Top Tips for Breastfeeding
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1. Skin to Skin Will Help
Safe skin to skin contact with your baby in the first hour after birth can help get the first feed off to a good start. In this position Mom and baby act together instinctively to make it easy to feed:
- Baby is held close supported, and facing the breast
- Mom and baby feel calm and relaxed
- Mom supports the baby's neck, back and shoulder, which allows baby to tilt his head back easily
- The baby's chin touches the breast first, he opens his mouth wide and attaches on to the breast
- Mom strokes baby's hands and feet
For videos on the early stages of breastfeeding, click here.
2. Find A Comfortable Position
- Hold your baby close - your baby should be able to reach your breast easily without having to twist his head
- Your baby should be able to tilt his/her head back easily and open his mouth wide
- Support baby's neck, shoulders and back.
- Some babies like their feet to be supported too
To find out more information on the best position to use for feeding click here.
3. It's best to feed when baby shows Early Feeding Cues
These are the little ways that baby lets you know they are ready to feed:
- eyes fluttering, before they even open.
- sticking our the tongue
- moving their hands to their mouth, sucking fists or fingers
- making mouth movements (opening and closing their mouth)
- making sucking noises
- moving their head from side to side, moving towards your breast, or their little head may bop around a bit as they try to find your nipple, or
- moving their head when you touch their cheek trying to latch (this is also called 'rooting').
Find out more here.
4. Correct positioning and attachment to the breast is Key
When your baby is positioned and attached well, they will find it easier to feed and you will find it more comfortable. A correct attachment to the breast is the secret to successful breastfeeding. Get latching help to position and attach your baby to the breast here.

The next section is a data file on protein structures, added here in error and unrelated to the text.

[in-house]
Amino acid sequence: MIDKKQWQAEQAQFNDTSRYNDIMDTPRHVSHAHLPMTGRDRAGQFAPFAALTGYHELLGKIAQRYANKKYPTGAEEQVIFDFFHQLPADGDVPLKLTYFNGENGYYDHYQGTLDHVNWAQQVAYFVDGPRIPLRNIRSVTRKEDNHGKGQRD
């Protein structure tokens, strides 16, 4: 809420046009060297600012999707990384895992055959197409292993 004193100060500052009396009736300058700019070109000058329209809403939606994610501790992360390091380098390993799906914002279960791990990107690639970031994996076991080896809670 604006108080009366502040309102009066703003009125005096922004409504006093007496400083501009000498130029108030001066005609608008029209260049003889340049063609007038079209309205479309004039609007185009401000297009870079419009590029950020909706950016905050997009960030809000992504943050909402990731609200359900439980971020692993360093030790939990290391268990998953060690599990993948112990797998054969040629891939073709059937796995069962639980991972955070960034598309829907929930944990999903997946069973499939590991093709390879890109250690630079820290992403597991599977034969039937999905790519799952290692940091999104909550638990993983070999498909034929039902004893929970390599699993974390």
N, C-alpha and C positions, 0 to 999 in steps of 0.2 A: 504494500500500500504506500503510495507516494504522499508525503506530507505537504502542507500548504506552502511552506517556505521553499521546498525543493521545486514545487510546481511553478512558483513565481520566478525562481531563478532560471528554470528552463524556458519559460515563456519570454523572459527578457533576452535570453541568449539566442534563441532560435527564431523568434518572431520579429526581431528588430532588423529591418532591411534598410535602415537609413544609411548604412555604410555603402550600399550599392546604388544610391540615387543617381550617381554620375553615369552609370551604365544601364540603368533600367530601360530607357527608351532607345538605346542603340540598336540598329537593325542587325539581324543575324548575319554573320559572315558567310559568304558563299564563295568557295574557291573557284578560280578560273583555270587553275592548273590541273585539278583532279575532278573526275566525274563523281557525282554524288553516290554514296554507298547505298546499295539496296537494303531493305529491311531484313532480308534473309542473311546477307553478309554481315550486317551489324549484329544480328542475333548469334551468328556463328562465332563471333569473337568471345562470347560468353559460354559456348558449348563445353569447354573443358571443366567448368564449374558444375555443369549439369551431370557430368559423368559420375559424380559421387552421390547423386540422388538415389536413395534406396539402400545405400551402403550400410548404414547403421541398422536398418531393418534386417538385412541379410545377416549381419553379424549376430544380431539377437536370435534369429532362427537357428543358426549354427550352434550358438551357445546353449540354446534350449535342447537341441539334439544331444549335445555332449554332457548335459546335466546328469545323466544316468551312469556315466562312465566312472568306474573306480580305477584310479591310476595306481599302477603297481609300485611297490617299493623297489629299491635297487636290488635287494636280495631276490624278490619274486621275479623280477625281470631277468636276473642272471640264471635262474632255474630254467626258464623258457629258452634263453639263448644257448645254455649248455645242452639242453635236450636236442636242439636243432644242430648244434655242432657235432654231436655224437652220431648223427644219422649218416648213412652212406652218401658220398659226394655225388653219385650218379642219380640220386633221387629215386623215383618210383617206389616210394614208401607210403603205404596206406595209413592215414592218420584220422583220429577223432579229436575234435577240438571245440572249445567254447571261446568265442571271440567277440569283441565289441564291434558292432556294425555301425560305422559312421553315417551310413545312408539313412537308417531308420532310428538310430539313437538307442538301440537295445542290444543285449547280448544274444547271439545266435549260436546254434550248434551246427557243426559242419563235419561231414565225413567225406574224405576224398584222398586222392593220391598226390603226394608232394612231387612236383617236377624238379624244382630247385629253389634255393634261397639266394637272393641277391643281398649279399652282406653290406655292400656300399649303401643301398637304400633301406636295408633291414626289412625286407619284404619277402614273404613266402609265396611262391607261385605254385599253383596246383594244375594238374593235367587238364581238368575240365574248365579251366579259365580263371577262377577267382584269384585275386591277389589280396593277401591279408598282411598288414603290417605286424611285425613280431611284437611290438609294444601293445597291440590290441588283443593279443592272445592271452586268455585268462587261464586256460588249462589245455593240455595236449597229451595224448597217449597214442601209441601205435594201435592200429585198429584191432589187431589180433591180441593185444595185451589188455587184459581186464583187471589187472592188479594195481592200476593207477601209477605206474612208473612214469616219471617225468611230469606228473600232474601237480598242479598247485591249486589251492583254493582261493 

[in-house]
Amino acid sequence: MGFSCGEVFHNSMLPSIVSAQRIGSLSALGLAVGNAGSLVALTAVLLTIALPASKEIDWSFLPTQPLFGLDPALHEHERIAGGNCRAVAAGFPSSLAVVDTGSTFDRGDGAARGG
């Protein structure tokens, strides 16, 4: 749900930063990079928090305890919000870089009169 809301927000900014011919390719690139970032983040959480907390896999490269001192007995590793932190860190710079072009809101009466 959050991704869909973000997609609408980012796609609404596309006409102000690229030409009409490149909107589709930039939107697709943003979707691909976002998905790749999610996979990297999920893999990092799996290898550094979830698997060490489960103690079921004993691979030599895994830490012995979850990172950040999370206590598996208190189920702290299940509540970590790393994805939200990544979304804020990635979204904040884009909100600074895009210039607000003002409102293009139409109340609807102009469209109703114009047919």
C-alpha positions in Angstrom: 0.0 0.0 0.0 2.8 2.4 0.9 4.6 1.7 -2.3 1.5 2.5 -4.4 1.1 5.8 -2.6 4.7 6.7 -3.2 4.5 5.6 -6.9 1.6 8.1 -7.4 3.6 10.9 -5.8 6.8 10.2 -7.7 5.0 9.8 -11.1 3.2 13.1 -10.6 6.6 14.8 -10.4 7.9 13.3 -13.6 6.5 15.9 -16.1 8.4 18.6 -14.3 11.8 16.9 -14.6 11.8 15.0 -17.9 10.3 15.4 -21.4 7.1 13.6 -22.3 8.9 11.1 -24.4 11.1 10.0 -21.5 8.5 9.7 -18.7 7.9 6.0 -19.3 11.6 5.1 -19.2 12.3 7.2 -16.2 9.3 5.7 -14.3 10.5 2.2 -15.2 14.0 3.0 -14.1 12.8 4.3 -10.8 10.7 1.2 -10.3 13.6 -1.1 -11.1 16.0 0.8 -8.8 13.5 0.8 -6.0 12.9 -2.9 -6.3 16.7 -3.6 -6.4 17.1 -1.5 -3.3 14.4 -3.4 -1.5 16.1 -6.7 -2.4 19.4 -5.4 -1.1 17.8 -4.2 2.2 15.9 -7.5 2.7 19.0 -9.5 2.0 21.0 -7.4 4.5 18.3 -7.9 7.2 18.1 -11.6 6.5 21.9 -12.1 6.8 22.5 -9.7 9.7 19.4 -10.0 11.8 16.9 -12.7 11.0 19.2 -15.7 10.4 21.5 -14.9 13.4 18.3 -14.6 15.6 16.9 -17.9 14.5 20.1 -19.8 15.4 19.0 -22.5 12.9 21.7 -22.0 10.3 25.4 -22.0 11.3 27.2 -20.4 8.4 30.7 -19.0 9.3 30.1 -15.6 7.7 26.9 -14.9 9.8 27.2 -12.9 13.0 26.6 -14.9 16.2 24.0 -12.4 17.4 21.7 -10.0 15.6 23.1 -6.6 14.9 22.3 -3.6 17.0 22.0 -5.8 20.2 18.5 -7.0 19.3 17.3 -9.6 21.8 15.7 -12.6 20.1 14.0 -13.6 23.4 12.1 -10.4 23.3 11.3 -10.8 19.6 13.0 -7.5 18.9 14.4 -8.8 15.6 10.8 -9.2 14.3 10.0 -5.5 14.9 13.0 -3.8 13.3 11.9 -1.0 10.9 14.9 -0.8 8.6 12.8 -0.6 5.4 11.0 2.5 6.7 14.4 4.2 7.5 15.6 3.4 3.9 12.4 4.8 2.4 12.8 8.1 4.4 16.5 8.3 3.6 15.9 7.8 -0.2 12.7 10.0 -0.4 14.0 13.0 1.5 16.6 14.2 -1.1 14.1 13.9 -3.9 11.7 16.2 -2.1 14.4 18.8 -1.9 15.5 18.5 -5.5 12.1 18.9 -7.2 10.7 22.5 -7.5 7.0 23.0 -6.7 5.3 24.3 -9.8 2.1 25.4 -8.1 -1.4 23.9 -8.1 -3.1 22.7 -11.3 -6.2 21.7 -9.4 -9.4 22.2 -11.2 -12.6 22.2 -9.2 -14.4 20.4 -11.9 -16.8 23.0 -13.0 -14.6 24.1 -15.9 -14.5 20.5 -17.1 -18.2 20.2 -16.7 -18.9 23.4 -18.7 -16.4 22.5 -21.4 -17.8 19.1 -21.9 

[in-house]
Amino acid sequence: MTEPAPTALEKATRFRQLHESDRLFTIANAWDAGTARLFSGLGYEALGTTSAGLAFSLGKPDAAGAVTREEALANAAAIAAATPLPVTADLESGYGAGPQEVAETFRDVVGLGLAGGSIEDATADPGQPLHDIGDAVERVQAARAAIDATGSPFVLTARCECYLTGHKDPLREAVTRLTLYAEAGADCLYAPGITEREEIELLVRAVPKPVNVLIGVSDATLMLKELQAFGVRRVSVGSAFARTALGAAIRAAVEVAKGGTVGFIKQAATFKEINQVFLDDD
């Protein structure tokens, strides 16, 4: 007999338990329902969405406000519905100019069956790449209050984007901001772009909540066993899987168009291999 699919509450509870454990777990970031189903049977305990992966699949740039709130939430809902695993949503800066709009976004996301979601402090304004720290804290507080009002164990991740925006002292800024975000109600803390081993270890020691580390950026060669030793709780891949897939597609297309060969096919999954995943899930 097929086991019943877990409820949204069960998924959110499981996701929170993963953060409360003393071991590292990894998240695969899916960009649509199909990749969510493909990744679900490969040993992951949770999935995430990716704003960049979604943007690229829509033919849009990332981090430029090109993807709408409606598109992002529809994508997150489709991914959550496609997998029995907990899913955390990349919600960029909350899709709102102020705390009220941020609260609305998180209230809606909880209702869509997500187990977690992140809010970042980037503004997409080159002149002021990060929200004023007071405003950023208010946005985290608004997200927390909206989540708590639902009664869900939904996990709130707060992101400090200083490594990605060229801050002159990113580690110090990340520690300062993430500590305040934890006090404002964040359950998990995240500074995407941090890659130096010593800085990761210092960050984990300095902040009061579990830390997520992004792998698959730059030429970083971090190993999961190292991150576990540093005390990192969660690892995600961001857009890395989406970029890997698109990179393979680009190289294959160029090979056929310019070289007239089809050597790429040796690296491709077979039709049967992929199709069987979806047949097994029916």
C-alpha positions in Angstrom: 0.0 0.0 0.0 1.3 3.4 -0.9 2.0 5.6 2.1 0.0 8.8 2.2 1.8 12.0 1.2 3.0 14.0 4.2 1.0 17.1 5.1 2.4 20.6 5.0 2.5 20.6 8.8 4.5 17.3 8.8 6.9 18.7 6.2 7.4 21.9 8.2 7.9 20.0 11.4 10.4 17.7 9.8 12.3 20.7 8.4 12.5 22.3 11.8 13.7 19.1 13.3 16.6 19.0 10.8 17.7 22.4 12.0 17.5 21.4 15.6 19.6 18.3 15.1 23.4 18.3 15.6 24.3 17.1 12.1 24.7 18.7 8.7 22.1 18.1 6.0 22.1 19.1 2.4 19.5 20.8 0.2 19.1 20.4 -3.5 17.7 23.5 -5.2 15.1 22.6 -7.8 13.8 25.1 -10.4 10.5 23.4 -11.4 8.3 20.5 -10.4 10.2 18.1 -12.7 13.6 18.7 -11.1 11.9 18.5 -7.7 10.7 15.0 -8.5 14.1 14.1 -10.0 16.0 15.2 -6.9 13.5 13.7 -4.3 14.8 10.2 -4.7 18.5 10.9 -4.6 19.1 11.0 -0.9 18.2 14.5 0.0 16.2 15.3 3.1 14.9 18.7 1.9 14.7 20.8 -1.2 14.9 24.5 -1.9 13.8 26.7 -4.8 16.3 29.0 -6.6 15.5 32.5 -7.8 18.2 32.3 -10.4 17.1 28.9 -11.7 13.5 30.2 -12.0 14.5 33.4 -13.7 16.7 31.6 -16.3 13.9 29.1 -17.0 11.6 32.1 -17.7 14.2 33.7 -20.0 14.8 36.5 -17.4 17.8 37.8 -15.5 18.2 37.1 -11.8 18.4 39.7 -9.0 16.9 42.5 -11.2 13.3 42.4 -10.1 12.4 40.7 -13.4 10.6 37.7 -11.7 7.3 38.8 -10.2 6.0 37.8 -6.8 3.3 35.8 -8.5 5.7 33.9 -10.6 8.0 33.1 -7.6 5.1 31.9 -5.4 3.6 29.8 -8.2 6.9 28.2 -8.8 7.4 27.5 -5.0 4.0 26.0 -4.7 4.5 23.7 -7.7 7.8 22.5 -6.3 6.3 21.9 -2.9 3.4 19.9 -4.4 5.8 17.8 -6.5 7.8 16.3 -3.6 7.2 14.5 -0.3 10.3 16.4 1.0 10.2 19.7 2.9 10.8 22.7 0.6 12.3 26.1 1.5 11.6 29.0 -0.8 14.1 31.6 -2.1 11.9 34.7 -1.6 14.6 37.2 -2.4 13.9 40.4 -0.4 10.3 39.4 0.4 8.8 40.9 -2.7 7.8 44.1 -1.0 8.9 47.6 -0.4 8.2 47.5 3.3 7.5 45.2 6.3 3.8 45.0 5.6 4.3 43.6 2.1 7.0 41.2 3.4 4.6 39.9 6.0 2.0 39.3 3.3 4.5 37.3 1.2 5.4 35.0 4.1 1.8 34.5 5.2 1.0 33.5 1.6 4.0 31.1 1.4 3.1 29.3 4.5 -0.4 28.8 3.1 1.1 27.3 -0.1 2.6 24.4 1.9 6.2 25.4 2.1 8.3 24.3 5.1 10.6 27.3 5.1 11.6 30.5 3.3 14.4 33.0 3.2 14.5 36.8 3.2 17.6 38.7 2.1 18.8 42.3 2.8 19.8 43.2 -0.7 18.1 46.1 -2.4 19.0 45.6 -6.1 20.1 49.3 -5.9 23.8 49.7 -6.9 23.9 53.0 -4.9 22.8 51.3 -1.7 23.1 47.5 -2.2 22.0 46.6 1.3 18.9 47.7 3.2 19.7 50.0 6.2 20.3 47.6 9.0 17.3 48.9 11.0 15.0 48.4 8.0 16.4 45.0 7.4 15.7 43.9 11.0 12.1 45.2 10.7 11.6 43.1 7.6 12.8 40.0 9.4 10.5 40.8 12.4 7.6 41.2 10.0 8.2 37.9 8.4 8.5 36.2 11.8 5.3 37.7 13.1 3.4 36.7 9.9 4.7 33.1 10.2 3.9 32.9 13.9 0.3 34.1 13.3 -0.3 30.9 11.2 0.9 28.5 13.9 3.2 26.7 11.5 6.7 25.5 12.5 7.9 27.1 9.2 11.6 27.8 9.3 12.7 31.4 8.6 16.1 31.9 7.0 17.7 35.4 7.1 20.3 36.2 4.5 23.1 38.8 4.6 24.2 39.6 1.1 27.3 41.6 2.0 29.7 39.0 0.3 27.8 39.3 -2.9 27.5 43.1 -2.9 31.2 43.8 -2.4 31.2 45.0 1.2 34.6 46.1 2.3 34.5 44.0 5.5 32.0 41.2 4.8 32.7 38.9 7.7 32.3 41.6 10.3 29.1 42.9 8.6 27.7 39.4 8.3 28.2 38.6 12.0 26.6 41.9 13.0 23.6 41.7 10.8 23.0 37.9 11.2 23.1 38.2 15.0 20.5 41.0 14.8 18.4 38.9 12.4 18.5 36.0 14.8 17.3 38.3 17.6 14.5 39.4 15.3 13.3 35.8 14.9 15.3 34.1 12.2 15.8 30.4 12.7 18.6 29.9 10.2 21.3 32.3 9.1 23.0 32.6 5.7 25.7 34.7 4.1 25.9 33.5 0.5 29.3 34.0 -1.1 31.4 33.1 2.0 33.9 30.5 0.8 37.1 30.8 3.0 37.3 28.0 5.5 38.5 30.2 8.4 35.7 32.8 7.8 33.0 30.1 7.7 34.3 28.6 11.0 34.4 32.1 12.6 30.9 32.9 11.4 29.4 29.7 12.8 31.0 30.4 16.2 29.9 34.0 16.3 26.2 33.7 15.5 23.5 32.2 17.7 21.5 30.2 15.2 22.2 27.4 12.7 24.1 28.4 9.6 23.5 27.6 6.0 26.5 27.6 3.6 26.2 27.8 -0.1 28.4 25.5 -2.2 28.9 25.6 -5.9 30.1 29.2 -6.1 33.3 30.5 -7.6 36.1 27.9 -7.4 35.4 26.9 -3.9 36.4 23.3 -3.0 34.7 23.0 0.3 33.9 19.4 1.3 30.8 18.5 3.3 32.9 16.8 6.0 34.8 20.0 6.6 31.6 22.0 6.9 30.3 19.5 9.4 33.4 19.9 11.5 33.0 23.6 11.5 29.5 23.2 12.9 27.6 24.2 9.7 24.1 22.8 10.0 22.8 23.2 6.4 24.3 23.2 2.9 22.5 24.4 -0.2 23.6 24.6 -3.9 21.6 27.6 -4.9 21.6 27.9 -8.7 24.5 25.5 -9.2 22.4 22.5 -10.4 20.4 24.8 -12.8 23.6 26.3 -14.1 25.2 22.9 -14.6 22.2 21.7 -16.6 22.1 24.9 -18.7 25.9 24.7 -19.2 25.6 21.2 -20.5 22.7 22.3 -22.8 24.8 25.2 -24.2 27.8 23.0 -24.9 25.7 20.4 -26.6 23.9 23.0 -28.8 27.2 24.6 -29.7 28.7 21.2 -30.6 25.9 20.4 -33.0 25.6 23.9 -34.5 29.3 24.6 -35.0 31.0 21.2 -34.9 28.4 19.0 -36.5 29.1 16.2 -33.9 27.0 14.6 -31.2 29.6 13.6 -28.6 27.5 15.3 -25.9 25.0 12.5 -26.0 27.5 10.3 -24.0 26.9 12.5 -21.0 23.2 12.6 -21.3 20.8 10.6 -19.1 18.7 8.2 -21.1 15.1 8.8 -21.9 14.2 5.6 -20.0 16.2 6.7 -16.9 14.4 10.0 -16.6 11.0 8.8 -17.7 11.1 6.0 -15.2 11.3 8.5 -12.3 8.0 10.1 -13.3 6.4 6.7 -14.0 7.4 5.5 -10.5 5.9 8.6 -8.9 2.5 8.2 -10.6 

5. Newborn babies have tiny tummies and feed often in the early days
Early and often feeding helps to build your milk supply (drained breasts make more milk). These early feeds help you to get to know your baby and to get comfortable with breastfeeding. Here's a guide for moms and dads on what to expect in the early days.
6. DO feed from both breasts
When your baby is finished feeding he will come off the breast. In the early days and weeks always offer your baby your second breast. If he/she doesn't feed from your second breast or falls asleep, don't worry; just offer your other breast the next time you breastfeed.
7. DO look after yourself
Get as much rest as you can and forget the housework. Eat a well-balanced diet with plenty of protein. Drink lots of fluids and have a drink by the bed if you need a drink during night-time feeds. Some useful tops may include: Set up a feeding area - a comfortable chair, a small table with a drink and snacks, the remote control or a book nearby. Limit visitors and take advantage of offers of help from family and friends - making meals, general housework, shopping, helping with older children. Sticking a 'chore-list' on the fridge or cupboard can be a great way of reminding people of the type of help you'd really appreciate.
8. DO accept help if it's offered!
If people offer help, accept it and ask your midwife or public health nurse to put you in touch with new, as well as experienced, mothers. If you have a partner and he can be at home with you during these first few weeks after the birth, involve him as much as possible. Encourage dad to hold and cuddle your baby as you get ready to feed, or after feeding, it is important that you all spend time together as a family getting to know your new baby.
9. DO wear comfortable clothes
Wear what is comfortable when you are at home. When out and about mothers often find wearing a strappy top underneath a looser top, means you can lift the outer top up and the top of the strappy top down to feed your baby. Here are some more tips on breastfeeding out and about. A good nursing bra is important to support your breasts and help you feed your baby. Choose one with easy click straps to enable your baby to breastfeed comfortably. You don't need any special equipment for breast-feeding, although good nursing bras and some breast pads will help.
10. Enjoy this time with your baby
As your baby gets older many mothers find they become more confident when breastfeeding. Going to a breastfeeding support group is a great way of meeting other moms and babies, sharing experiences and making new friends.